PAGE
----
Article by Michael Worcester from the Cokato Historical Society's newsletter In the Midst Of, October, 2005, Vol. 25 No. 4.
It is known that the first car seen in Cokato appeared in late August 1900. As written in Cokato’s First Century:
“the occupants were a man and wife reported to be en route to Mille Lacs Lake to hunt and fish. The Enterprise editor wrote that the vehicle ‘speeded” along at a rate of 12 miles per hour when on a good road, and the horseless carriage was quite a sight for those who had never seen one before, which probably meant almost everyone in Cokato.”
It would be another three years before car ownership arrived in Cokato, when businessman Emil Erickson and farmer John Ojanpera each purchased a new Oldsmobile. Gust Akerlund joined the ranks of car owners two years later, when he purchased a 1905 Oldsmobile from a stranger who drove into town.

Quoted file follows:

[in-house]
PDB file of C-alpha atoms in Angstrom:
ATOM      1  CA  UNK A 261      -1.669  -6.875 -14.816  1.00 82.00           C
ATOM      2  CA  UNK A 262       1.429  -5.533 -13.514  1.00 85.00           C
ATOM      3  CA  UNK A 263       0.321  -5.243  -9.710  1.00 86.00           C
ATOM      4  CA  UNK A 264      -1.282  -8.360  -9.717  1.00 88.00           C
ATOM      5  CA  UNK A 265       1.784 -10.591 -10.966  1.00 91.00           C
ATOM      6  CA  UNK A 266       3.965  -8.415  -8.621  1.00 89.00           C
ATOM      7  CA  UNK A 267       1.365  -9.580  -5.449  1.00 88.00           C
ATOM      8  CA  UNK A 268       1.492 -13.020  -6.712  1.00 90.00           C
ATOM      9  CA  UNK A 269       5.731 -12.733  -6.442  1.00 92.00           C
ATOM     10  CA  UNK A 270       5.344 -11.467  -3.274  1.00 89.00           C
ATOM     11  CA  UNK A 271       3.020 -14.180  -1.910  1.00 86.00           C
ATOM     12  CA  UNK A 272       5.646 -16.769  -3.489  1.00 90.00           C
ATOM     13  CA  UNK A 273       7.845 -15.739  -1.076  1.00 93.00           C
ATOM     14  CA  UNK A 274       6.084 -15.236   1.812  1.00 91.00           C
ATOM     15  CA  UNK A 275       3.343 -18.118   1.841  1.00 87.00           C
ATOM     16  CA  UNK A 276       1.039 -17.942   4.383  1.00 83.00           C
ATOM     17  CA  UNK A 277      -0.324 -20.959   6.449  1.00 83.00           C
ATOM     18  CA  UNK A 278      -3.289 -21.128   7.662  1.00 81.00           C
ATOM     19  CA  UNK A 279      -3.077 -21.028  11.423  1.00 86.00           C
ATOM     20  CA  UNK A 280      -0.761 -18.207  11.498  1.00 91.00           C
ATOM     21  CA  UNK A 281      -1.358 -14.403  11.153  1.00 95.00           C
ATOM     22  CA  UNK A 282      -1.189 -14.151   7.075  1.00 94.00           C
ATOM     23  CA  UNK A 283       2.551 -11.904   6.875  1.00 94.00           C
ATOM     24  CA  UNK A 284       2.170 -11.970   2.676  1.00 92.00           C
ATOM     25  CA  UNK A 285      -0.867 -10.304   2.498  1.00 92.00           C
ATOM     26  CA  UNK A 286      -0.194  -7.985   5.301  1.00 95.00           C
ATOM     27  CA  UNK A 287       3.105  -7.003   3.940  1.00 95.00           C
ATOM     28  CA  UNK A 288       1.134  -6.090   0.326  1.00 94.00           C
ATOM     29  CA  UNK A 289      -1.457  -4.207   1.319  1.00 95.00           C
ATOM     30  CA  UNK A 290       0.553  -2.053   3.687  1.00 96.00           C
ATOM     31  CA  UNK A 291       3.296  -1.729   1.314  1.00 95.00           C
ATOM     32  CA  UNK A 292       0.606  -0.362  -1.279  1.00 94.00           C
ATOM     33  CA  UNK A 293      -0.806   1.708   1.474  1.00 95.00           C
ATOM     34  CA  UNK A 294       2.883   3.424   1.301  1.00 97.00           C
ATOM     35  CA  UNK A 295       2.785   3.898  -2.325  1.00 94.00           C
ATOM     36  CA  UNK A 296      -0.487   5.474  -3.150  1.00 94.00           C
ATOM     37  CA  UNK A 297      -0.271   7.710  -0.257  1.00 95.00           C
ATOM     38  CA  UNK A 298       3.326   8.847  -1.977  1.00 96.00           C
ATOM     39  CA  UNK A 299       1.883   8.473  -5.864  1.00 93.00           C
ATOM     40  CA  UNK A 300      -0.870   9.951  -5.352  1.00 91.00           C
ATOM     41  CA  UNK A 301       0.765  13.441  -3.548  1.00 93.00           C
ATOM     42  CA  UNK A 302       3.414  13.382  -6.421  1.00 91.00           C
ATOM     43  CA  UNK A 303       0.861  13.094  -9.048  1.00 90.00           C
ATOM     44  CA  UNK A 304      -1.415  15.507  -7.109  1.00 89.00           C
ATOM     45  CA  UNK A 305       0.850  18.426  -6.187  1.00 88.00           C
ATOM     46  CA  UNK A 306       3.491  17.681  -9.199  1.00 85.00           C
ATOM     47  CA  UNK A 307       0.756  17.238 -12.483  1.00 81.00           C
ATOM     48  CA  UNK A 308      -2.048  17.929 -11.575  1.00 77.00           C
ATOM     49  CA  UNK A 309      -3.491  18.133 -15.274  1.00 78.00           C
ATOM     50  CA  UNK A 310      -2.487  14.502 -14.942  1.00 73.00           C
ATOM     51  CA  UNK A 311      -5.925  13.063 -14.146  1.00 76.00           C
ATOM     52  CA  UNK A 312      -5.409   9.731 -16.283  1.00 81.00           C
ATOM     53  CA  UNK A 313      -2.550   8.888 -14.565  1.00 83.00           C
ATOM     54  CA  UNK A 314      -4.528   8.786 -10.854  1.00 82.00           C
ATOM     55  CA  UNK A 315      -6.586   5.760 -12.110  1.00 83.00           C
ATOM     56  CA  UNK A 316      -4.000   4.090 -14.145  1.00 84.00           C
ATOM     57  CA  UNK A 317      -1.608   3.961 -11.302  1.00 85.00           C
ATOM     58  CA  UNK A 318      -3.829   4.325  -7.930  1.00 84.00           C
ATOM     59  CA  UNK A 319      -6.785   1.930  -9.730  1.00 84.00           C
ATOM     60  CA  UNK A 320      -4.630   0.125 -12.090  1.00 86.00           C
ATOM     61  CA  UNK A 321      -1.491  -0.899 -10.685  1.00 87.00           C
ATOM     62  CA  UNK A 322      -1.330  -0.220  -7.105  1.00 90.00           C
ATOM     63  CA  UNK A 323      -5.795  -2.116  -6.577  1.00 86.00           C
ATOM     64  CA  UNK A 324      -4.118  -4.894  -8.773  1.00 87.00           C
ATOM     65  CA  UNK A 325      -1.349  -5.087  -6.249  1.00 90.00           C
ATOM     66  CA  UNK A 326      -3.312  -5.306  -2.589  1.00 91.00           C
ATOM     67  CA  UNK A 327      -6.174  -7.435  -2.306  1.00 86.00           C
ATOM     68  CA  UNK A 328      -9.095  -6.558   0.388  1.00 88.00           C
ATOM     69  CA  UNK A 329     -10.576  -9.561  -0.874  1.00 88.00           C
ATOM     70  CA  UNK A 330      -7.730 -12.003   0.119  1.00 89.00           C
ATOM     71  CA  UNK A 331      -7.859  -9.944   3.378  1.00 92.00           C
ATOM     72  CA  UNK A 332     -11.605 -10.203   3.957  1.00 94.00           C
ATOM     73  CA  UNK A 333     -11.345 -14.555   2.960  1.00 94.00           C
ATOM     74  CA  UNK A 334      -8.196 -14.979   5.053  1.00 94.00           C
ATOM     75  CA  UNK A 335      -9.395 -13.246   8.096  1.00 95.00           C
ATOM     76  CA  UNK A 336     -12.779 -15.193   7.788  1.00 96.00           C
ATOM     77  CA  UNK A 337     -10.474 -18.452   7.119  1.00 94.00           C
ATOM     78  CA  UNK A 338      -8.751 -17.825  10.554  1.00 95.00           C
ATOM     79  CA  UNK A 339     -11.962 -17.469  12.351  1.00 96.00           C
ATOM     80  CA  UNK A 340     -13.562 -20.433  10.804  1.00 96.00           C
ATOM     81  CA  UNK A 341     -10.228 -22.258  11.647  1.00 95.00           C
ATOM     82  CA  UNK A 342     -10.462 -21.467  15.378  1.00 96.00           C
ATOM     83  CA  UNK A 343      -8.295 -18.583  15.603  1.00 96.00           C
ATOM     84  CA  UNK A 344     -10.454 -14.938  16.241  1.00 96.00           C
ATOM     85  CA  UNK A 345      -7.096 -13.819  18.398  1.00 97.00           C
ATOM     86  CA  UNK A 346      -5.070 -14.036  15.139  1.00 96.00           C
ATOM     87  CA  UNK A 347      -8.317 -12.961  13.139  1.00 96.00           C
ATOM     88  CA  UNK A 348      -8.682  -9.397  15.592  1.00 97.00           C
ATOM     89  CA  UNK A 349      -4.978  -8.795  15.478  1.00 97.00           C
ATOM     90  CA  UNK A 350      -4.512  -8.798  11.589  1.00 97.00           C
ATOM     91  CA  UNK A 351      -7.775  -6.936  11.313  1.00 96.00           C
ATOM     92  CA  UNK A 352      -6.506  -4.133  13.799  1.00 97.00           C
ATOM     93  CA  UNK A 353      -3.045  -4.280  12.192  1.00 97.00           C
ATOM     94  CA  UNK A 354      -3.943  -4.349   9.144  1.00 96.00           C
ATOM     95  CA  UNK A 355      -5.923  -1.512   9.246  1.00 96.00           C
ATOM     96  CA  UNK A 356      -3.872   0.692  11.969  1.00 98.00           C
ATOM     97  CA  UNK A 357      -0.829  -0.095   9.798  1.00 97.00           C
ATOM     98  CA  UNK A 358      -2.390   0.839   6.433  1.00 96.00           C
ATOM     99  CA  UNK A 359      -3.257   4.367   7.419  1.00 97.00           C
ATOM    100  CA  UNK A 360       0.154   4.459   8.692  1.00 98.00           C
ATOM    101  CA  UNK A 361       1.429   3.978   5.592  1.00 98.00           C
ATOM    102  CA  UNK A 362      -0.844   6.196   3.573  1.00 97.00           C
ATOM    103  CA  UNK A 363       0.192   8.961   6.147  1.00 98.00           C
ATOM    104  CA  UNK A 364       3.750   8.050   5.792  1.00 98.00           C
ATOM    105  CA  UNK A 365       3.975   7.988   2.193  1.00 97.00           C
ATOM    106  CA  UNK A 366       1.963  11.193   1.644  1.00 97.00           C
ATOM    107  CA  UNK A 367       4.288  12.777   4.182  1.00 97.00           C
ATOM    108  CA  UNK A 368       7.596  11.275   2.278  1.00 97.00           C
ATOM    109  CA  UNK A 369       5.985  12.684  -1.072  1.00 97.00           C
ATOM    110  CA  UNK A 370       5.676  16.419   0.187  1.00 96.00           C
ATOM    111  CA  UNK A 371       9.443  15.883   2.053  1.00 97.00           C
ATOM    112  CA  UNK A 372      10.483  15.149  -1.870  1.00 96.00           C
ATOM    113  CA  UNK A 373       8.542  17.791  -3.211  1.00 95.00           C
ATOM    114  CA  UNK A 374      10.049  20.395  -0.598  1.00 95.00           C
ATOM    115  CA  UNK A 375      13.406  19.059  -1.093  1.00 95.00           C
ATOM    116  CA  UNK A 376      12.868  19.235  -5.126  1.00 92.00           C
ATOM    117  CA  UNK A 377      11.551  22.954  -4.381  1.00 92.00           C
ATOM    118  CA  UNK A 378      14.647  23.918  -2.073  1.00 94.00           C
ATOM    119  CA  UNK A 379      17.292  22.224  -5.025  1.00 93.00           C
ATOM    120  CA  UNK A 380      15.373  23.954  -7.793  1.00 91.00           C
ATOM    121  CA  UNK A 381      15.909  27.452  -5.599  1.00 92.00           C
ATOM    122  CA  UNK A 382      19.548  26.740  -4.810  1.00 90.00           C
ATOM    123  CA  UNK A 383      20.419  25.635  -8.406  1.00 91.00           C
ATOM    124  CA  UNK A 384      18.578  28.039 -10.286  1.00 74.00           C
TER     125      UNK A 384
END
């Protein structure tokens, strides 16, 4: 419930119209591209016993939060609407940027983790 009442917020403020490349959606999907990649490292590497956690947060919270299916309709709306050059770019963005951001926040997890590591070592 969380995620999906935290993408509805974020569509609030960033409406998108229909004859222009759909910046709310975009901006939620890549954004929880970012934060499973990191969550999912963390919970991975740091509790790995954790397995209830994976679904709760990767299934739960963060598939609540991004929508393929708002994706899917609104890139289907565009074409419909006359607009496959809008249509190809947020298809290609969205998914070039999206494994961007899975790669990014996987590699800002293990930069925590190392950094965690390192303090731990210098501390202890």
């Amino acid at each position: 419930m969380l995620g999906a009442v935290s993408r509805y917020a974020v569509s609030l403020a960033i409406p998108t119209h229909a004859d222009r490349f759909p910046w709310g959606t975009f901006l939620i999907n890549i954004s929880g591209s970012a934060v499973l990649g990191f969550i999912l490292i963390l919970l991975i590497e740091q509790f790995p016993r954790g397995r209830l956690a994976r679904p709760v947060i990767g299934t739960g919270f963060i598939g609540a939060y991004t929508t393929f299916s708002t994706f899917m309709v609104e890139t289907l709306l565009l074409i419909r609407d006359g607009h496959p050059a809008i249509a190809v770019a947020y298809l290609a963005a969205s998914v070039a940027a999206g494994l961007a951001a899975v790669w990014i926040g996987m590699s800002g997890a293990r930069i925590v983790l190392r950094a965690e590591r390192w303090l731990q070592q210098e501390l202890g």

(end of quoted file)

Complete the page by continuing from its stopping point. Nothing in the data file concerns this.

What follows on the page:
In that day, there were no service stations to supply the essentials needed for auto ownership. Oil and gas were bought in bulk from hardware dealers. It would be another thirteen years until an actual service station opened in Cokato. And when it did, it was under the ownership of the largest corporate conglomerate in the world, Standard Oil.
Cokato Historical Society's newsletter In the Midst Of, July, 2020, Vol. 40 No. 2.
Spanish Influenza, so named because Spain was the first to publicize the crisis, came from unknown origins. In a war torn world brought on by World War I, soldiers carried the disease from one camp to another. By the spring of 1918, the Spanish flu reached the United States with the first case appearing in Kansas. In September of 1918, the virus reached Minnesota and spread at analarming rate. What was so terrifying about the malady is that victims could be healthy one moment then near death after only a few hours. Symptoms included cough, chills, fever, congestion, body aches, exhaustion and bleeding. On top of all of this, the flu was often followed by a bout of pneumonia, that proved deadly to many. By the time the influenza epidemic waned in Minnesota during the spring of 1919, over 10,000 people were dead. Even small rural communities like Cokato did not escape the reaper. 1